The Ukraine-EU Association Agreement

The rejection of the European Union association agreement by the Ukrainian president came as a surprise to many. The announcement was met with a huge wave of protests throughout the country, which have now turned into a broader outcry against government corruption and police violence. Even though the free trade agreement, which Ukraine has been working towards for many years, would have had some major associated costs, the long-term payoffs could have been huge – it would have provided support to unlock Ukraine’s immense potential, offered the possibility of EU integration, opened up the borders to commerce, eased travel restrictions, etc. However, the Ukrainian President, Mr. Yanukovich, claims that the EU wasn’t offering enough cash to offset the damage to trade with Russia, and slammed the IMF’s economic-overhaul conditions, such as raising the gas price for households, as unbearable for Ukrainians.

Moscow had strongly opposed the Ukraine – EU trade deal and even offered a lavish $20 billion bailout package to keep the former Soviet republic in Moscow’s orbit. This deal, much bigger than that offered by the West, gives Ukraine loans, enough to meet $9 billion in debt obligations for 2014, and cheaper gas supplies, which is favorable to Ukraine’s factories that are reliant on Russian gas. Nonetheless, this deal does not address the concerns of Ukrainian citizens, who want to live in a European country.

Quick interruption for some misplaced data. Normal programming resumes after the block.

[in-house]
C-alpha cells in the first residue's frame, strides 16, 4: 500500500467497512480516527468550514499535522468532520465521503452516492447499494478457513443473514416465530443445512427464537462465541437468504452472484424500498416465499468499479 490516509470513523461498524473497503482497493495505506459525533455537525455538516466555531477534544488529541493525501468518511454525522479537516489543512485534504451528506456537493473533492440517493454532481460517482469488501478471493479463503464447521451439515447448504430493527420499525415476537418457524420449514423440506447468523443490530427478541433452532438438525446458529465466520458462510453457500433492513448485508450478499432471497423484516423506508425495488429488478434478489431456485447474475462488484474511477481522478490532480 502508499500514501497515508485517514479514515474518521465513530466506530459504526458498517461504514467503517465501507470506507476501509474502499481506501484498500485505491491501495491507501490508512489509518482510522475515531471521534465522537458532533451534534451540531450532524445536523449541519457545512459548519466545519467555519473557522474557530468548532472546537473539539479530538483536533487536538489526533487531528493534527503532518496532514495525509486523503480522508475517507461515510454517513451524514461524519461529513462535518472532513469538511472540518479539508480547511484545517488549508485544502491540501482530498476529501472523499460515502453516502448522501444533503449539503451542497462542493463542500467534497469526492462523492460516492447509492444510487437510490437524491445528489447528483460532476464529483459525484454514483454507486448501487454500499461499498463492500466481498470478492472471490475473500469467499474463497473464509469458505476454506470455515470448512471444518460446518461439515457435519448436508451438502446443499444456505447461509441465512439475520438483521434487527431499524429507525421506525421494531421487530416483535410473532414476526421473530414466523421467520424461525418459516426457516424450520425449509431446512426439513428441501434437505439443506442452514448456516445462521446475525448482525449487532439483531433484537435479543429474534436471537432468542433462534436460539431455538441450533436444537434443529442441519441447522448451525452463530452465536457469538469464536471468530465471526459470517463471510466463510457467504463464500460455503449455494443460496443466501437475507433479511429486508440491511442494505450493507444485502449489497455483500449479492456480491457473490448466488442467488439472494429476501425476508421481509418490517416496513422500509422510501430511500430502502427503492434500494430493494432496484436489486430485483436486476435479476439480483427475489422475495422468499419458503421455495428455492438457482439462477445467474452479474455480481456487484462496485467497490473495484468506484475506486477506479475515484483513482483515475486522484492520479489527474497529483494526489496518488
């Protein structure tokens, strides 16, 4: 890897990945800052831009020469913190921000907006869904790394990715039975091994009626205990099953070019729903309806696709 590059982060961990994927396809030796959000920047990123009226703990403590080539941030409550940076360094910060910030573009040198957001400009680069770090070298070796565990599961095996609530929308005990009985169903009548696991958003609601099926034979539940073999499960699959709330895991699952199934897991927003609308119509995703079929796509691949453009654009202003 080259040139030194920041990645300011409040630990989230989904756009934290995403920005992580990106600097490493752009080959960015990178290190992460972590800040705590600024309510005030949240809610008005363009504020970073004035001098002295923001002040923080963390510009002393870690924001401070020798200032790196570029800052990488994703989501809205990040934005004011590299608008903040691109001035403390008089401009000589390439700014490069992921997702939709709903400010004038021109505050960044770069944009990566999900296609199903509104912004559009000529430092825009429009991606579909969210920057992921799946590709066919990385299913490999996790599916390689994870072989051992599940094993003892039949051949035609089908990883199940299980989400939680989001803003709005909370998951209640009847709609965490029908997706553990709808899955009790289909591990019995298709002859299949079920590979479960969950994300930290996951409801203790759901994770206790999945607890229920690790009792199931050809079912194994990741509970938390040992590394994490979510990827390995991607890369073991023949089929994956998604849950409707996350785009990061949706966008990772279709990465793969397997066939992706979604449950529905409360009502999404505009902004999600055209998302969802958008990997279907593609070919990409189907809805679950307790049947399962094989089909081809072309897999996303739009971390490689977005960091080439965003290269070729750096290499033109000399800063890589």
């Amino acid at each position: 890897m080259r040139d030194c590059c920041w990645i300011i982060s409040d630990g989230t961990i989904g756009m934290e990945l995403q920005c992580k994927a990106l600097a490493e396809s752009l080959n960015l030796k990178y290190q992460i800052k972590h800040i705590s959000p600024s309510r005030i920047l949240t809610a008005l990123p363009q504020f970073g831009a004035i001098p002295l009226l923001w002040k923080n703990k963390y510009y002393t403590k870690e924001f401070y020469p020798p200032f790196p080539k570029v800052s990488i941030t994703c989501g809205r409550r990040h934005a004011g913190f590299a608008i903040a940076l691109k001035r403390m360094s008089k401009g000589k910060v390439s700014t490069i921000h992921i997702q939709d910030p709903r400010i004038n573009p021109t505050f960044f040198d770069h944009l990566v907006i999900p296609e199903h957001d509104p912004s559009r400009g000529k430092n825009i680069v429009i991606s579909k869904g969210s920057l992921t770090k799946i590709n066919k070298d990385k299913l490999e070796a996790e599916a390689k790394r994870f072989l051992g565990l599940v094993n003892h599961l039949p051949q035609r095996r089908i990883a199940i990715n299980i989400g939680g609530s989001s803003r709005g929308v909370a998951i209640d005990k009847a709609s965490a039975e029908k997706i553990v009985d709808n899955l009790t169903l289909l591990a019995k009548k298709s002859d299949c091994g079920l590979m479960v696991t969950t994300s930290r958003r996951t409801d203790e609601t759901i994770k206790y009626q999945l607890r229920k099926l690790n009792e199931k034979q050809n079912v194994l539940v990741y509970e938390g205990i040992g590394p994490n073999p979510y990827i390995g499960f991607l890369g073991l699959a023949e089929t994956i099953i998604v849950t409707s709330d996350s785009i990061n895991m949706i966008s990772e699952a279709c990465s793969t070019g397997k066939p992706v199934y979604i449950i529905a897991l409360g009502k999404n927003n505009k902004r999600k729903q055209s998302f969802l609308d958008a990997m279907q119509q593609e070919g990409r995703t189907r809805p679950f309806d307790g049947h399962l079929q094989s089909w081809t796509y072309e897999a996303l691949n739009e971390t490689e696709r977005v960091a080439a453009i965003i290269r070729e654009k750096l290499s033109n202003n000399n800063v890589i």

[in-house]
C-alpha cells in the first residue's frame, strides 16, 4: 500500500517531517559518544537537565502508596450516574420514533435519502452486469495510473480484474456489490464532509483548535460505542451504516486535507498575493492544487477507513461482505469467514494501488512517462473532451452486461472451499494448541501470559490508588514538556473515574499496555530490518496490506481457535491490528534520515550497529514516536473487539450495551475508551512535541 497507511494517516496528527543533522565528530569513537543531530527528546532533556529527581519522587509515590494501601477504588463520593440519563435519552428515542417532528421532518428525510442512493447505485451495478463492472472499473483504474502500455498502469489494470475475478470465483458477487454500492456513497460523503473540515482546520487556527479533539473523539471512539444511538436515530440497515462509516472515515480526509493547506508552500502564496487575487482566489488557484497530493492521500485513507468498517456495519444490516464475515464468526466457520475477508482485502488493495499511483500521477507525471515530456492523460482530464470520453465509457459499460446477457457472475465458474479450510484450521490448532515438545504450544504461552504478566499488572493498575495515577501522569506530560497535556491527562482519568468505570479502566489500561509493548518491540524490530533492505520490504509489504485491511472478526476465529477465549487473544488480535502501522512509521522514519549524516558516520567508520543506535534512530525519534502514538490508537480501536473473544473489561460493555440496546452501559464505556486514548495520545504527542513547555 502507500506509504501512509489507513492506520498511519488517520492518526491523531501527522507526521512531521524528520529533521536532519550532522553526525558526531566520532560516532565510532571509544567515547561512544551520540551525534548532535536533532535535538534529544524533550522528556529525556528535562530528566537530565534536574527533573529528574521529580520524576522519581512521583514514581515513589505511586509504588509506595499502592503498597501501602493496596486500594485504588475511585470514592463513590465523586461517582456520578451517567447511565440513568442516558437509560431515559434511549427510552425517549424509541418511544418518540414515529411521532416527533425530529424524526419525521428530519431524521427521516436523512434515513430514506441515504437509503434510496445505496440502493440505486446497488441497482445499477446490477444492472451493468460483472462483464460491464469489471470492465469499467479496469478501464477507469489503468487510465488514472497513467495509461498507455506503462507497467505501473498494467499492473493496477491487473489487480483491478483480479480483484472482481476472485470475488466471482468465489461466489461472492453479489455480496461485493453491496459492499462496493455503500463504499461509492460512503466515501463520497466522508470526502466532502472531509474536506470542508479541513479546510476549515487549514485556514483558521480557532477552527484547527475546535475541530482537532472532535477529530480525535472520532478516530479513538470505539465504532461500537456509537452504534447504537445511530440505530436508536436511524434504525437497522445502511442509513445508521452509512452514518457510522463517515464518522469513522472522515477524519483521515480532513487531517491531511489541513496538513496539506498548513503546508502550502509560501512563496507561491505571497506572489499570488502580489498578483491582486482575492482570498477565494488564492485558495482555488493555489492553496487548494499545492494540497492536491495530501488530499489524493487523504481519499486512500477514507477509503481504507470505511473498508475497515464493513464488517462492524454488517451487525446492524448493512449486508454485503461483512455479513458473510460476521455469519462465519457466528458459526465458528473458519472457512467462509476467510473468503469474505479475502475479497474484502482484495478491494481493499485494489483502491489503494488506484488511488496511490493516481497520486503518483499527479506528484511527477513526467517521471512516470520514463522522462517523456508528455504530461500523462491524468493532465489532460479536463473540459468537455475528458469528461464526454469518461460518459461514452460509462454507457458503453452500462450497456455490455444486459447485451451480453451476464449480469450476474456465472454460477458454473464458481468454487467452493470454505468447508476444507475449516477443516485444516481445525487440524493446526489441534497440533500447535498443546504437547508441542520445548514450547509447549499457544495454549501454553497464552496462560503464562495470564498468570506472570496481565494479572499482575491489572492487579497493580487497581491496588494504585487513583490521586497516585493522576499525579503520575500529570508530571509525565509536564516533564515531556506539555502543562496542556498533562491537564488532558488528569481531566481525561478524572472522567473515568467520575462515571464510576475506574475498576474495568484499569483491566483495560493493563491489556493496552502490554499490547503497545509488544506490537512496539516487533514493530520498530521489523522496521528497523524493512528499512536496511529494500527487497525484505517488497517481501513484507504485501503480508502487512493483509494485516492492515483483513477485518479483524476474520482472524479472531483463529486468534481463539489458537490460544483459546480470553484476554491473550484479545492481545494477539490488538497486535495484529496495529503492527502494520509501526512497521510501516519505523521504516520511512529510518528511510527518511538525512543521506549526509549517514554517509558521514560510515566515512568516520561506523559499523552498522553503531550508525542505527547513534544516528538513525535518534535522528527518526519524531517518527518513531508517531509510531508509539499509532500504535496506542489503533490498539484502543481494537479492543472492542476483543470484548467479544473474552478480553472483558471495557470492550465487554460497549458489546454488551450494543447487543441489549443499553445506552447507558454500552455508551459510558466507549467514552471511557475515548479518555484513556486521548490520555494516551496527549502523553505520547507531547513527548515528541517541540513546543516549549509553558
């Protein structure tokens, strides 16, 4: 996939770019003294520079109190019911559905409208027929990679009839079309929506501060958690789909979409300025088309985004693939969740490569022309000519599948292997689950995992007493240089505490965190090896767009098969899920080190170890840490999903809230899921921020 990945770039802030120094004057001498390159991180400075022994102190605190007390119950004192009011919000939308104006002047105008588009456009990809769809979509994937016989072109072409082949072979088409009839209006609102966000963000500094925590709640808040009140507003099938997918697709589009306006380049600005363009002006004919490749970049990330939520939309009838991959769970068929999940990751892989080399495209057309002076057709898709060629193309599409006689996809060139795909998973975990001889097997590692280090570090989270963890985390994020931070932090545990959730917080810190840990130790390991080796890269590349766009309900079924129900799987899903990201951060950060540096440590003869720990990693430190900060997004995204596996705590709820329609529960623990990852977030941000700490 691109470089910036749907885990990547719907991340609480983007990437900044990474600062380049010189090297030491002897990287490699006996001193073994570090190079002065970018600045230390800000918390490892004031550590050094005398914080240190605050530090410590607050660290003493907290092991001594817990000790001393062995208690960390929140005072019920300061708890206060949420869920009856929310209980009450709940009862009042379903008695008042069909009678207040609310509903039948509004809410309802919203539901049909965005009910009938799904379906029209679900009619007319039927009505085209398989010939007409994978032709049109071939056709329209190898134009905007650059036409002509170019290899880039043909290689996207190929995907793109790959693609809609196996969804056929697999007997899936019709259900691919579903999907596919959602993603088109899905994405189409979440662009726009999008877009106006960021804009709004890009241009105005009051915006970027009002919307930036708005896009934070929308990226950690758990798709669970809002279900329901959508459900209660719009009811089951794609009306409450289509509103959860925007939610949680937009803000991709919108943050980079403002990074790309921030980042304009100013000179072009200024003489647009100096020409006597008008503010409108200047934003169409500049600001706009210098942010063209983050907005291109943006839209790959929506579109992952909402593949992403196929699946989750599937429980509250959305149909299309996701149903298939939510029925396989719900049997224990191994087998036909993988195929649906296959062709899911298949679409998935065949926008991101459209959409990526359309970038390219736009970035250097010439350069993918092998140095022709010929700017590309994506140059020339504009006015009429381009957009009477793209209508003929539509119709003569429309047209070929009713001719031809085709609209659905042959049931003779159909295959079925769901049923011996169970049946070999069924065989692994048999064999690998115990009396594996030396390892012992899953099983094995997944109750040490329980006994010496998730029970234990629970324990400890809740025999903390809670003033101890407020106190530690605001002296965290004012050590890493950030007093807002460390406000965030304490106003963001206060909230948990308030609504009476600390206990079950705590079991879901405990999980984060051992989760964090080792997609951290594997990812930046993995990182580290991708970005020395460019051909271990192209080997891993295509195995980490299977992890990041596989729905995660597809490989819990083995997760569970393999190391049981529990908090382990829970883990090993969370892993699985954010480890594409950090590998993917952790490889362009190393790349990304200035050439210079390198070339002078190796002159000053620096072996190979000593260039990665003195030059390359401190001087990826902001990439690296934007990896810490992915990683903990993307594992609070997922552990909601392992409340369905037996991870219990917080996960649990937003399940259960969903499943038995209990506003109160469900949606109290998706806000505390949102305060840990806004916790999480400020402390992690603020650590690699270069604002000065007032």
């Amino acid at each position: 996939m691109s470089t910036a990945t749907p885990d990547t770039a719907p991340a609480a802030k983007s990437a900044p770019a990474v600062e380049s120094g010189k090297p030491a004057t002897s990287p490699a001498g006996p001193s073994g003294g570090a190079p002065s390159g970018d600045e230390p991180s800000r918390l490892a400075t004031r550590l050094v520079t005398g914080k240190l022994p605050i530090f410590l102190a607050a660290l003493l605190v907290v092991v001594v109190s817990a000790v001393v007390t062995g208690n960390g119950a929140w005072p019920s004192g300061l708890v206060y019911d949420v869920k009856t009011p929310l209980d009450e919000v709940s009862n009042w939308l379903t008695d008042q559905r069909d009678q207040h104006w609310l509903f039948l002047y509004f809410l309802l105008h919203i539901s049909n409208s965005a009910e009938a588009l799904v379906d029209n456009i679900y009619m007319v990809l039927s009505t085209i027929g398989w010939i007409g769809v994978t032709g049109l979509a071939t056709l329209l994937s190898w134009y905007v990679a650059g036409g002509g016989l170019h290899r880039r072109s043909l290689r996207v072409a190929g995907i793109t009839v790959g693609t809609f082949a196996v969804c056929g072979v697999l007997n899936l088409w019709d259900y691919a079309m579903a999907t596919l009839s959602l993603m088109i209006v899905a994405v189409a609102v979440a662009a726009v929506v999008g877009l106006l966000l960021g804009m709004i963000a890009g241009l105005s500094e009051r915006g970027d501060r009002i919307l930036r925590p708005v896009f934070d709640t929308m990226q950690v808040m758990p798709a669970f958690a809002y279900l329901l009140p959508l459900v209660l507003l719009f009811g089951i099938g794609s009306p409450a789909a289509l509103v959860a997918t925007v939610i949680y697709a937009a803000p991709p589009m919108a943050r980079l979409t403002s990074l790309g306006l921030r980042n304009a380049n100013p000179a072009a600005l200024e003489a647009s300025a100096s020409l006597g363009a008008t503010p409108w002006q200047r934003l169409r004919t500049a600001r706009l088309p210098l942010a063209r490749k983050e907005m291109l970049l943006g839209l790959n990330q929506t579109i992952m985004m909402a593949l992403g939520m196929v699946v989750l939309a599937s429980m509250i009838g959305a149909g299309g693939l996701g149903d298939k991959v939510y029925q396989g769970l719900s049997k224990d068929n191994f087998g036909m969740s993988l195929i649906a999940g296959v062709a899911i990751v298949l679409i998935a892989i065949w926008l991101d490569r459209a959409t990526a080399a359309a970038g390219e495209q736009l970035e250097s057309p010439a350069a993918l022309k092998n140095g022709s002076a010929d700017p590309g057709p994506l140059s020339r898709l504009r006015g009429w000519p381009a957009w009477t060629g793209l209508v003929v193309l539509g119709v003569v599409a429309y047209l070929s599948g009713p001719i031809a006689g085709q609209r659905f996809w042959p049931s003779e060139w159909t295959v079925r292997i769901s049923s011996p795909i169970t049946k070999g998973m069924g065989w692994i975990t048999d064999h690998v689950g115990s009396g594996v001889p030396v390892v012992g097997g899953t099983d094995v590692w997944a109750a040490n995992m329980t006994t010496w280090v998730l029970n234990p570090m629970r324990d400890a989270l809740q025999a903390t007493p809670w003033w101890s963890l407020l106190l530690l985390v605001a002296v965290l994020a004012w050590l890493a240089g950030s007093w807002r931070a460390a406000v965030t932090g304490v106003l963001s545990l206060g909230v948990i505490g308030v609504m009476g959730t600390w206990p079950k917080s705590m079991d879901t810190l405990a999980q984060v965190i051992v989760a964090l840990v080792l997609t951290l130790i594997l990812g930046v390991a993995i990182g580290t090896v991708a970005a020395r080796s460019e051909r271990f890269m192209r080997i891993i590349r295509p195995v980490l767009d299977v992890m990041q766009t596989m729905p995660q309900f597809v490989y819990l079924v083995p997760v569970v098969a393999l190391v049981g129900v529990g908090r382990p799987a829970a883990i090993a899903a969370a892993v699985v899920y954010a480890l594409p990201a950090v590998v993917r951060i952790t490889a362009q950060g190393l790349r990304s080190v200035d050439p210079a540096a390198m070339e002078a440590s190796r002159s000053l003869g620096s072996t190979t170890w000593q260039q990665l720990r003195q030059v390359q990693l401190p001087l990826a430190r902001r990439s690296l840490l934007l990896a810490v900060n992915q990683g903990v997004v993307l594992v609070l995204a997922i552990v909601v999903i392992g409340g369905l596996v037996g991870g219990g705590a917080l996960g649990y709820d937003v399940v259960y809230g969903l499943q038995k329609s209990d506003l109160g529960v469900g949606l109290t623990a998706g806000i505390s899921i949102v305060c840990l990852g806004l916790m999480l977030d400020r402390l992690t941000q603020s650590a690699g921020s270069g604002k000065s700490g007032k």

The US had also shown its concern with the revolution and the actions of the Ukrainian government by imposing visa sanctions against officials. The “Euromaidan” revolution itself has affected the economic expectations for 2014 in a way that there are no planned foreign direct investments being made into Ukraine in the short-run, and the inflation rate is supposed to increase to 5%, leading to a possible financial crisis. Since the purchasing power of people may decrease, Ukrainian businesses may suffer significant losses.

How could the European Union or the US assist Ukraine in its political revolution?

This text was written and presented by Mr. Vladyslav Kondratiuk, Student at the McDonough School of Business of Georgetown University in the course on International Business (STRT-261-01) on January 29, 2014. You can contact the author here.